Much like the twists and turns of a great whodunnit, Wednesday’s Hollywood bombshell was wholly unexpected. Details are still emerging, but Netflix has reportedly acquired the rights to make two sequels to Rian Johnson’s hit 2019 murder mystery Knives Out, starring Daniel Craig, in a $450 million deal. It is one of the largest acquisitions in Hollywood history and a development ripe with subplots to explore. Shall we do our best Benoit Blanc impression and investigate?
The original Knives Out was made for $40 million and earned $311 million at the global box office while also scoring an Academy Award nomination for its screenplay. Production company MRC partnered with Lionsgate on its theatrical distribution, but apparently the two sides only reached a single picture deal. While it was assumed that Lionsgate would distribute the remainder of the franchise, Johnson and partner Ram Bergman (who own and license the Knives Out IP on a picture by picture basis) held a quiet bidding war that Netflix has now won. Production on Knives Out 2 will begin in June.
“There’s certainly a ‘one that got away’ vibe to the news,” Shawn Robbins, chief analyst at Box Office Pro, told Observer. Johnson and Bergman have been given complete creative control by Netflix with no budgetary minimums. While it’s a win for the creative duo, it’s “an unfortunate loss for theaters or anyone hoping to see the re-emergence of an old school, live action cinematic franchise without superheroes or CGI,” Robbins observed.
But the film industry of today is far different than the landscape that existed in 2019 when Knives Out first hit theaters. That same year, Netflix was trying and failing to come to terms with movie theaters on a wide release for Martin Scorsese’s The Irishman. The ultimate sticking point? Neither side was willing to compromise on the traditional 60-90 day exclusive theatrical window. Today, partially thanks to COVID, that long window no longer exists in its previous form. Universal, Paramount, Warner Bros. and Disney have all experimented with shortened windows, hybrid releases, and straight-to-streaming film debuts.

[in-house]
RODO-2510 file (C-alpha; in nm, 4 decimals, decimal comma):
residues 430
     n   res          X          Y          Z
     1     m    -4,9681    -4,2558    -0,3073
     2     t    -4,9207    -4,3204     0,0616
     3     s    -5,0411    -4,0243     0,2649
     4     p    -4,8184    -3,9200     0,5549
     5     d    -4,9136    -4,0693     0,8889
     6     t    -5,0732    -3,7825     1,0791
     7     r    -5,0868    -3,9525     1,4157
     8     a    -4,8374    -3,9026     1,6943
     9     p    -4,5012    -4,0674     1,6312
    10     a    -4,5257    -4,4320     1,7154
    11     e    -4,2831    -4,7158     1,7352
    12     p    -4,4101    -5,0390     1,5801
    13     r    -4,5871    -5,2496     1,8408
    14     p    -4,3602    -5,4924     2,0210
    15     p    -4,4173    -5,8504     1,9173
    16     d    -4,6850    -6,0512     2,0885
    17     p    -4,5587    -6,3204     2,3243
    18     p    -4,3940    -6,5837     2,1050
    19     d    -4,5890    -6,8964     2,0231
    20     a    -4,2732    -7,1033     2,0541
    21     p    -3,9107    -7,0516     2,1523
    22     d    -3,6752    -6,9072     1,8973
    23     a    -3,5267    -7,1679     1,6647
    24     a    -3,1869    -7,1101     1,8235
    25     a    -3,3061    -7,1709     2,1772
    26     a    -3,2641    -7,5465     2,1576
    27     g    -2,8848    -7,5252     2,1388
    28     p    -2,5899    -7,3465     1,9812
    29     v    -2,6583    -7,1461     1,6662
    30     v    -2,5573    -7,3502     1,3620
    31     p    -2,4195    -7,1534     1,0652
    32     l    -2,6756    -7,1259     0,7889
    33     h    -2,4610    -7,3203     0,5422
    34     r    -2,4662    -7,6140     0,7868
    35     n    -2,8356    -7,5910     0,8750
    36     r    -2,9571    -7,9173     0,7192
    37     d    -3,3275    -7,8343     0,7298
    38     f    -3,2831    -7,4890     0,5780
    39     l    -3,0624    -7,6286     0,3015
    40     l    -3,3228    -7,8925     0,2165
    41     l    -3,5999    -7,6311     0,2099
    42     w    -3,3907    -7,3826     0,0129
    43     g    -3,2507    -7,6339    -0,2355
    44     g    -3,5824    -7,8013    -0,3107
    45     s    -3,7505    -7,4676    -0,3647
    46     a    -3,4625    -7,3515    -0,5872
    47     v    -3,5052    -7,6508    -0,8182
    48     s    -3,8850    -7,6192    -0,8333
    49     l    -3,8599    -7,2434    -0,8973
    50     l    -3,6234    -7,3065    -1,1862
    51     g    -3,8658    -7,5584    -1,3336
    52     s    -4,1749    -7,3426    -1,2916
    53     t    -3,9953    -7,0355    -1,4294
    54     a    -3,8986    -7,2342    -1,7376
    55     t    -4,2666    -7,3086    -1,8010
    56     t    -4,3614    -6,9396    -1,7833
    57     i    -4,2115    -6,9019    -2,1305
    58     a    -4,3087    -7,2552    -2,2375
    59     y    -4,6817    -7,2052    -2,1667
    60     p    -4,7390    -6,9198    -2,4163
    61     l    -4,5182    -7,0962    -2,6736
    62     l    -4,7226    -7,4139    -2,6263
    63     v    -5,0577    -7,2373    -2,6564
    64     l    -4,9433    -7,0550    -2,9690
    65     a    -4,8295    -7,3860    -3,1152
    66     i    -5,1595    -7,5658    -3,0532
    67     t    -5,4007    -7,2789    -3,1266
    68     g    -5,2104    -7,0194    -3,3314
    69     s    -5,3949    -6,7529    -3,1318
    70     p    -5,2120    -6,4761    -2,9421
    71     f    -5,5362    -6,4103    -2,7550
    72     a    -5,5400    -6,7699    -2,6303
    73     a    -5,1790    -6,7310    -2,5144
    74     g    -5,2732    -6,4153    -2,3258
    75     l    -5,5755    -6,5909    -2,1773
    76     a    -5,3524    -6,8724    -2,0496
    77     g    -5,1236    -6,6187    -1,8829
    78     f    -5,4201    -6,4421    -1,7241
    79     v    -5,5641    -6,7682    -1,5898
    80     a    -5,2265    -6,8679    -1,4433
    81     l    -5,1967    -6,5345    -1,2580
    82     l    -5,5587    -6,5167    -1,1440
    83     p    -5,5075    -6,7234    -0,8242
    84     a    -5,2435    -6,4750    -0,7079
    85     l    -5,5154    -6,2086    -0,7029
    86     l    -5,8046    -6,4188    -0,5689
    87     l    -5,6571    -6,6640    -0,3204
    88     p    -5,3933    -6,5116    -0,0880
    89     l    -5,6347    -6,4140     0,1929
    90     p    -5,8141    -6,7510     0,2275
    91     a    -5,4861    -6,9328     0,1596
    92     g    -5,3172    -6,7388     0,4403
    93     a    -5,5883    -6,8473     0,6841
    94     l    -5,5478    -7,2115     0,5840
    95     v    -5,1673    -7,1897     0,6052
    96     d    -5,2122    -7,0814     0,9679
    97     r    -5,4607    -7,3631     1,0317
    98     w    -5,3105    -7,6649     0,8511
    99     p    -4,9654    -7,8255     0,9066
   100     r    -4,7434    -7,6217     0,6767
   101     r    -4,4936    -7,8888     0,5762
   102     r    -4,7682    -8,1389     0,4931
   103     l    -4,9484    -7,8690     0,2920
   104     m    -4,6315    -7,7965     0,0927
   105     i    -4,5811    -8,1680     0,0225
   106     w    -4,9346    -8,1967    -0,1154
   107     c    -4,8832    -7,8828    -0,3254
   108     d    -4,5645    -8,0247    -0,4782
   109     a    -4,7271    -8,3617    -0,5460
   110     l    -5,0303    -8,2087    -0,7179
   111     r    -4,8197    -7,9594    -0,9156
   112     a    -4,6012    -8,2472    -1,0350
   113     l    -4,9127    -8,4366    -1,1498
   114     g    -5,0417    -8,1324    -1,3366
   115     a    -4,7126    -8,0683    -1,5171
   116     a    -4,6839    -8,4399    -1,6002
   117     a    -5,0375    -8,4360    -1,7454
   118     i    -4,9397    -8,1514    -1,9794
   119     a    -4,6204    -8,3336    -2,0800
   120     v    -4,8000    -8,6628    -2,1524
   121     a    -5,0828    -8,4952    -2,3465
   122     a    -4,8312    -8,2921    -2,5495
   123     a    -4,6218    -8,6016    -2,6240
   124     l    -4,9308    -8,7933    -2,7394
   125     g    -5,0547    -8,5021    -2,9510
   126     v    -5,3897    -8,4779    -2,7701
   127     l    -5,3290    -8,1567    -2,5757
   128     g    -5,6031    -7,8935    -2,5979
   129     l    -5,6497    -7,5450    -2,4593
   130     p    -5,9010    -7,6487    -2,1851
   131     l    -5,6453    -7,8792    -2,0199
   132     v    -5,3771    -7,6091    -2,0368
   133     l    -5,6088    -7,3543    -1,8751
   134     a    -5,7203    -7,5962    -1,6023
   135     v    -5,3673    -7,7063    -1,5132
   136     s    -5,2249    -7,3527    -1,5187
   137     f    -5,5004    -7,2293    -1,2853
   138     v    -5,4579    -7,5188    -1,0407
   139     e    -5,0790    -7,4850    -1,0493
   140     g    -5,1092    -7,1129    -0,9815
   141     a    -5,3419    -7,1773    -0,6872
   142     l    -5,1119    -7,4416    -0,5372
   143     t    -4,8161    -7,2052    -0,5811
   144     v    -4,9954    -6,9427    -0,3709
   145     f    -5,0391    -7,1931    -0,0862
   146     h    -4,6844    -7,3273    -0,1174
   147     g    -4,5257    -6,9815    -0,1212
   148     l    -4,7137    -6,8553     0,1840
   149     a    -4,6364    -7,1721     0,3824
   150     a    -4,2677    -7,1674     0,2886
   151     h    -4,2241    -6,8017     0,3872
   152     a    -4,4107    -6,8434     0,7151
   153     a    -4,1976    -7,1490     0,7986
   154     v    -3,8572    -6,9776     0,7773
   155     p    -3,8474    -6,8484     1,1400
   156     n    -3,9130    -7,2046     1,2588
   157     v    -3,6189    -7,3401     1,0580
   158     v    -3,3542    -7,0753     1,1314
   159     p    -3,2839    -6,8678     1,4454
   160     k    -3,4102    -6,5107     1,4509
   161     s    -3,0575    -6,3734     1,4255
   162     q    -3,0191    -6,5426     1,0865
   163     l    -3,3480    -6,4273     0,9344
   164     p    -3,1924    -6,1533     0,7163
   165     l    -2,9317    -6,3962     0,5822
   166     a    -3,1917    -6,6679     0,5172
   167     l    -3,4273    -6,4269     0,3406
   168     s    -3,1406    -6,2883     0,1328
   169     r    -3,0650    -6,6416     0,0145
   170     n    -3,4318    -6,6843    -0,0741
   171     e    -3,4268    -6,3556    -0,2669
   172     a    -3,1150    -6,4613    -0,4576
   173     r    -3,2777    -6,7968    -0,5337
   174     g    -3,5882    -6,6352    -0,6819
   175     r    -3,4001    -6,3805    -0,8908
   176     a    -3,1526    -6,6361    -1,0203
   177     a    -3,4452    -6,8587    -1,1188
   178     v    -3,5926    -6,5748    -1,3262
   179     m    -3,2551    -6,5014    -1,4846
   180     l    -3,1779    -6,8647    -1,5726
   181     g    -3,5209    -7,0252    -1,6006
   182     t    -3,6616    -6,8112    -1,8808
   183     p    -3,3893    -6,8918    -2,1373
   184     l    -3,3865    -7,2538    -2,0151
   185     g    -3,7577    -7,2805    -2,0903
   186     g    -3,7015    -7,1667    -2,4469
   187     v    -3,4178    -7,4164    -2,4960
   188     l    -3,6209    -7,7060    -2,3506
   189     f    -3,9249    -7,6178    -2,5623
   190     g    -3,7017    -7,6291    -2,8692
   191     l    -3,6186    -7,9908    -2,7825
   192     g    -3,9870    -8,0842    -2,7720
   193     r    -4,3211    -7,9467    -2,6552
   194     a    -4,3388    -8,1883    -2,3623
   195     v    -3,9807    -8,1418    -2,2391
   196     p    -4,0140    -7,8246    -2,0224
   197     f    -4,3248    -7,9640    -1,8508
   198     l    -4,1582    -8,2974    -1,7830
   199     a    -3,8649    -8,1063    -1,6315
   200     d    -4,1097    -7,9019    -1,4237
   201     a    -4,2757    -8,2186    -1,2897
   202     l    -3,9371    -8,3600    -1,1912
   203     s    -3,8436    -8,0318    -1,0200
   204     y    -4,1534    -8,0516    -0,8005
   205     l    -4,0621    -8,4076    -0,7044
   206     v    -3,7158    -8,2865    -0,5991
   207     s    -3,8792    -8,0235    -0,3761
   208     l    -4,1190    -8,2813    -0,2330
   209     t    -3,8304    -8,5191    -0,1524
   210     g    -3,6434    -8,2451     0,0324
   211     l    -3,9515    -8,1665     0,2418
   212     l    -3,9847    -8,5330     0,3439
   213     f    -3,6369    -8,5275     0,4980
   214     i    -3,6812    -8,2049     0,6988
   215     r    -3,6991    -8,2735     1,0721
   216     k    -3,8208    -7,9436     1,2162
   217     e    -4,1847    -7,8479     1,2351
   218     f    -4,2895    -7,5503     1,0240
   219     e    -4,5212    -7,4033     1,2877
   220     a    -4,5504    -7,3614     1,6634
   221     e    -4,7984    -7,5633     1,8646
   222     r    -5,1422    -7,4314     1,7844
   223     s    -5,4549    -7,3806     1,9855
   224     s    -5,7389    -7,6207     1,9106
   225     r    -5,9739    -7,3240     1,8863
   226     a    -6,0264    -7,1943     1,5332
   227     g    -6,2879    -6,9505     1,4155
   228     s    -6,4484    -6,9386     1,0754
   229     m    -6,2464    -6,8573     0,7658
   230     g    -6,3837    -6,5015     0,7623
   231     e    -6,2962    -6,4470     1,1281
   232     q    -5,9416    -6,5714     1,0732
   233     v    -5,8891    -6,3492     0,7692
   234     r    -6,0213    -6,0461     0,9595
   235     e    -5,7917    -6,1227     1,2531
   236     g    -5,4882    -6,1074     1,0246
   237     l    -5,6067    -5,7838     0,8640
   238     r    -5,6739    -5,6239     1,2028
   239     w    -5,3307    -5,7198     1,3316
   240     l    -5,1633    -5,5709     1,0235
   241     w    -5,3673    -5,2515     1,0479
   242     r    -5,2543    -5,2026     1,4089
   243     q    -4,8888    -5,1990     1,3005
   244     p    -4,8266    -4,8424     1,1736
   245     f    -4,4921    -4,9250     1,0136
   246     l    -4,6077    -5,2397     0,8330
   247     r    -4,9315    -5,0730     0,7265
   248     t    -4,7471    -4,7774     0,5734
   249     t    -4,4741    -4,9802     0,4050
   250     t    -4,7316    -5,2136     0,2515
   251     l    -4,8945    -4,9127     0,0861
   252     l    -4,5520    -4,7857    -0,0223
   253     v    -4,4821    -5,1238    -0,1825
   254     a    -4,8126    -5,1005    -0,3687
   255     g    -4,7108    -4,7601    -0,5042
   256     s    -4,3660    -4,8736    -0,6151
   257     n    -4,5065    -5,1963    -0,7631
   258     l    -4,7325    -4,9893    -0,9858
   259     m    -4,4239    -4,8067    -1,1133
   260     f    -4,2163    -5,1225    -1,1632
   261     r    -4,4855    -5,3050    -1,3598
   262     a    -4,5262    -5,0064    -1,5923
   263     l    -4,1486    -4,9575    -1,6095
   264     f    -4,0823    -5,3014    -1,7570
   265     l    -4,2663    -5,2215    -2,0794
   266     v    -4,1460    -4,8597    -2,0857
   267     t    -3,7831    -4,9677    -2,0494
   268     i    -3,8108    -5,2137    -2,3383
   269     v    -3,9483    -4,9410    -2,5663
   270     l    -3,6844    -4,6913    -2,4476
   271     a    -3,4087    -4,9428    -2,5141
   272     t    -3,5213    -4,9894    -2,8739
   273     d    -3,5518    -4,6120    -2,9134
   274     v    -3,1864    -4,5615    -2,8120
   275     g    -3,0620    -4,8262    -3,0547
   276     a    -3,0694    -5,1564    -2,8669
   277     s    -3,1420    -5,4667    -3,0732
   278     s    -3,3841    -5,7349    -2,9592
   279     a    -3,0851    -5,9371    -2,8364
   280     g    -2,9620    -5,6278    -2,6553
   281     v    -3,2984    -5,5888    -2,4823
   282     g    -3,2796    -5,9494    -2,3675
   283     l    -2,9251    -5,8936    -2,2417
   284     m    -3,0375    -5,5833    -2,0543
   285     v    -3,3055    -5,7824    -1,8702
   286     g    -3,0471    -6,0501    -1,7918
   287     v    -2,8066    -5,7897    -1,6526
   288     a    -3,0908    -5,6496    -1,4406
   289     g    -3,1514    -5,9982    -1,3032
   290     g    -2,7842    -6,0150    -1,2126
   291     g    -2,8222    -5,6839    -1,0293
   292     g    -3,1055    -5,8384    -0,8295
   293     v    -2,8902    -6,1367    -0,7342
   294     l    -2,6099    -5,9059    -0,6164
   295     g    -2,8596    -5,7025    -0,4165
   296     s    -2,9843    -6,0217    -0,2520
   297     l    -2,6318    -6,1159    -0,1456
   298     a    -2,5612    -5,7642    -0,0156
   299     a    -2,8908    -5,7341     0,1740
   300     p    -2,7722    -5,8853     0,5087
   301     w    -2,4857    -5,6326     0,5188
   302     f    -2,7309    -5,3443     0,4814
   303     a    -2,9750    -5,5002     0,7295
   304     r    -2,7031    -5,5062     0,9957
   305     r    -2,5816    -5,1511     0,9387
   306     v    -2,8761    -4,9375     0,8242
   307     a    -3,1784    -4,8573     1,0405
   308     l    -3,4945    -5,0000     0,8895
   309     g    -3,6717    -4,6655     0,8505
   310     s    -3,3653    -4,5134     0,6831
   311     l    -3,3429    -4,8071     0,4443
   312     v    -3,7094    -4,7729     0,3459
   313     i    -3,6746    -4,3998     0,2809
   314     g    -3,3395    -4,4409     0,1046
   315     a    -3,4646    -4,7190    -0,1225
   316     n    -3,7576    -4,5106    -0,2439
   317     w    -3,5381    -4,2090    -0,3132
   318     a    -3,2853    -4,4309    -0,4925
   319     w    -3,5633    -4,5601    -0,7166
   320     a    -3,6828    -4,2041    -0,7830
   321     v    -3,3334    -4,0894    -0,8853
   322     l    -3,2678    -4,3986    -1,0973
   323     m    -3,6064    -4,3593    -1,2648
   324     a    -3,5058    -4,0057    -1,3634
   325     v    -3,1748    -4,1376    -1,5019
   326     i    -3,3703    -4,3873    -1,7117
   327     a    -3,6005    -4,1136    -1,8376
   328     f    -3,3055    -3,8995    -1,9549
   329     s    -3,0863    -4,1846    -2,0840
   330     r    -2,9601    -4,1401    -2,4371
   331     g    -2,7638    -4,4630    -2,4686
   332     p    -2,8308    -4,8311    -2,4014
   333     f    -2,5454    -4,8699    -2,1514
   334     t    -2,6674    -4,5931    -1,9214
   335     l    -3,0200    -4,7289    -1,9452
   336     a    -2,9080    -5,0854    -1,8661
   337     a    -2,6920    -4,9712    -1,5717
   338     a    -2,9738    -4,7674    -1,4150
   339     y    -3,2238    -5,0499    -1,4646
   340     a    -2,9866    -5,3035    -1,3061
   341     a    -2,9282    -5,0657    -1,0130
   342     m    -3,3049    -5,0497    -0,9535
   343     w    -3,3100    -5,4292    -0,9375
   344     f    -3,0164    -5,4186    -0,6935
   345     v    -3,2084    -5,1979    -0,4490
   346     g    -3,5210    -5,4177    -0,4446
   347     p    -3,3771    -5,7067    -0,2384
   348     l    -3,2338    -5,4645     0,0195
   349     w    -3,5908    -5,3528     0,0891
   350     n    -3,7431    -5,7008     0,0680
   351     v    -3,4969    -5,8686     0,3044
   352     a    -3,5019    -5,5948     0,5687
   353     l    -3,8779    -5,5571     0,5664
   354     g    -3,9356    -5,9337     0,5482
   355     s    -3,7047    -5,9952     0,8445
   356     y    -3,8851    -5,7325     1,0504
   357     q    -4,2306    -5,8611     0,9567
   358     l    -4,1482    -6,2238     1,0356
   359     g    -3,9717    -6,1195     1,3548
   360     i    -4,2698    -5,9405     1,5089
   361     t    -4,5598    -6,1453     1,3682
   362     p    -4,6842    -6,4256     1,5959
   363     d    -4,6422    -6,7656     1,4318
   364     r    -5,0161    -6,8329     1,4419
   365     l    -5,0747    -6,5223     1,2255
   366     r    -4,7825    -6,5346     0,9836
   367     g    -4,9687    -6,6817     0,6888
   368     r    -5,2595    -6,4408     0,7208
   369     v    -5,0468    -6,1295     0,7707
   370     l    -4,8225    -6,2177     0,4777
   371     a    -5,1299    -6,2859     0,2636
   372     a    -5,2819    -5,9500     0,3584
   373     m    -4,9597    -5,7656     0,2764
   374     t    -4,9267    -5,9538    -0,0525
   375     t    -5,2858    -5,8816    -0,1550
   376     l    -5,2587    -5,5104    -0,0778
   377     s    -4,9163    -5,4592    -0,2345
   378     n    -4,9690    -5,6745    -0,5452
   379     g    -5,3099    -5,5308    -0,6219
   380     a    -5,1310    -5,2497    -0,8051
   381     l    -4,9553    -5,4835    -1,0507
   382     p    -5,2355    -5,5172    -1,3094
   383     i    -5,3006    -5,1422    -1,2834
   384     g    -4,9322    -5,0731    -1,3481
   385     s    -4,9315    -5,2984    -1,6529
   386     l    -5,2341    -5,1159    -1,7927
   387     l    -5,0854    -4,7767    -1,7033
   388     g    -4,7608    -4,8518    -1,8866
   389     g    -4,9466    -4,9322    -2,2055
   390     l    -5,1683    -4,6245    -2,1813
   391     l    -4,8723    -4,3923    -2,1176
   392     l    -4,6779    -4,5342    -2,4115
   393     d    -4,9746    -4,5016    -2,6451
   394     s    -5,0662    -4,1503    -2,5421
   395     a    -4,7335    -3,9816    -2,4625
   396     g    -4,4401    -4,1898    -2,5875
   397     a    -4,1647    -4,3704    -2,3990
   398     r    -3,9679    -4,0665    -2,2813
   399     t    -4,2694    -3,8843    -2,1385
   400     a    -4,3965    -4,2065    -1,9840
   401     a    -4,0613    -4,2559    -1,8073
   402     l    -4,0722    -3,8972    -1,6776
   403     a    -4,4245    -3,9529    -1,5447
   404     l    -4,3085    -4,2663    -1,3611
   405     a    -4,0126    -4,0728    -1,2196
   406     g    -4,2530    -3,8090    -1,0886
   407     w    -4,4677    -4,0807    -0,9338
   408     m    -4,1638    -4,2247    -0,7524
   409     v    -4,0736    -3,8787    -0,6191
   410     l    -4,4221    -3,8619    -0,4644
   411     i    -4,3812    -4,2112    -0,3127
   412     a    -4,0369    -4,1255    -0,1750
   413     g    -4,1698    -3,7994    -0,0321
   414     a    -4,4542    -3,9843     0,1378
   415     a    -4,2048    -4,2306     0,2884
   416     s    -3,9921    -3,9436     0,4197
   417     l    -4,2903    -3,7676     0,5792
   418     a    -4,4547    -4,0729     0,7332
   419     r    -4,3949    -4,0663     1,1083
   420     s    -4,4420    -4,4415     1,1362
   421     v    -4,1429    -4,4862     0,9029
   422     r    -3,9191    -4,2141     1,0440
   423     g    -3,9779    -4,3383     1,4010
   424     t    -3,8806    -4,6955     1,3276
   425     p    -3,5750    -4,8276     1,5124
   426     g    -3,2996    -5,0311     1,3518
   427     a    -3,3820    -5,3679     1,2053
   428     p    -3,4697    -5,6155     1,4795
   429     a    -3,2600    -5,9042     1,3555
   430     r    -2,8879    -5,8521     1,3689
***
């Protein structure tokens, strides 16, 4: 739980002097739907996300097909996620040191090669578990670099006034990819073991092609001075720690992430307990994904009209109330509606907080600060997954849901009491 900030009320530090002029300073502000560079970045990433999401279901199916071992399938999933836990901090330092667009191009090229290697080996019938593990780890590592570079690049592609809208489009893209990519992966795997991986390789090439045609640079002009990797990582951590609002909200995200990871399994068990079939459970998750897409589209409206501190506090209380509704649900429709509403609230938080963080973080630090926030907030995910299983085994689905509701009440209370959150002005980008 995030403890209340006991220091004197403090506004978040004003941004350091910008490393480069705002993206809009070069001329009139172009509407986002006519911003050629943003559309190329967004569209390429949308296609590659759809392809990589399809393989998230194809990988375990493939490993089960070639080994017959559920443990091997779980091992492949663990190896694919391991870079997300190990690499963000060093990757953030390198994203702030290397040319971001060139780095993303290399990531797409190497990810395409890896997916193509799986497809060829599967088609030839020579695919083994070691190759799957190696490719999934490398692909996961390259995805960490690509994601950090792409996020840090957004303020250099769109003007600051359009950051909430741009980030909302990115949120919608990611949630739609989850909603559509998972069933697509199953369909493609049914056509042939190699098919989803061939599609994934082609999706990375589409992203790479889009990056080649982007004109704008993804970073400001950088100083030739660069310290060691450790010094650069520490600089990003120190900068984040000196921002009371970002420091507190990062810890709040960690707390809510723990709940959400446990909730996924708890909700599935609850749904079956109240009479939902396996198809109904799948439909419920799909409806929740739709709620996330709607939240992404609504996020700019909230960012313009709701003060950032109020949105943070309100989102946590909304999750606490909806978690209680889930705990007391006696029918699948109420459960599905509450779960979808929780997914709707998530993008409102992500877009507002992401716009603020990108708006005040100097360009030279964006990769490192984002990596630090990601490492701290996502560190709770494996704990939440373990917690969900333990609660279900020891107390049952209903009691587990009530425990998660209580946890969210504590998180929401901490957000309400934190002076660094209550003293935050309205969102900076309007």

“I would definitely not rule out the possibility Netflix could seek a theatrical release plan with exhibitors once the pandemic dust settles in the years ahead and both sides come to more compromising terms,” Robbins said. “That would hypothetically overrule some of the disappointment among film and cinema fans because I think it’s a series of sequels with A-list cast and crew that many people would be willing to venture out to theaters for even with a quick streaming availability.”
Box office results are a strong predictor of future value. Most SVOD services use ticket sales and Nielsen ratings, in addition to their own ratings, as strategic data points when deal-making such as this. Netflix clearly feels as if the expenditure will lead to long-tail engagement, though one might also argue that the streamer spent $450 million to prevent movie theaters from earning $500 million. But that’s an oversimplification.
Did Netflix overpay? Probably. Does this move indicate that Netflix, whose library is shrinking and whose coffers are not flush with marquee IP, may be desperate to build franchises before studios that have decades of development experience reach greater streaming scale? Most likely. Does it set the stage for Netflix to pay additional gobs of money to get Knives Out, currently streaming on Amazon Prime Video, on its own service before the sequels are released? Definitely.
But it’s a move that keeps the Knives Out sequels away from the competition (Amazon and Apple were also bidding) without dramatically altering the financial future of a company valued at nearly $235 billion. It also puts the streamer in business with Johnson, one of the most creative voices in Hollywood, who doesn’t have an overall deal at any one studio while providing Netflix with a high-profile new film series with a built-in fan base.
“Overall, I still think it’s hard to argue against the need for theatrically exclusive releases when it comes to Hollywood’s most expensive and biggest earners, but this is now an example of those mid-range properties with built-in value and contained costs that may try to aim for experimental releases in the post-COVID-19 world,” Robbins said.
The film industry is all about repetitive cash flow i.e. sequels; streaming comes down to limiting churn to guarantee recurring revenue. Regardless of medium, the idea of giving audiences more of what they already like is valuable. It’s a reason to stay subscribed. Netflix is selling you expectation.
“All major studios use sequels to mitigate risk,” David Offenberg, Associate Professor of Entertainment Finance in LMU’s College of Business Administration, told Observer. “This is another piece of evidence that Netflix is now behaving like a mature, modern studio.”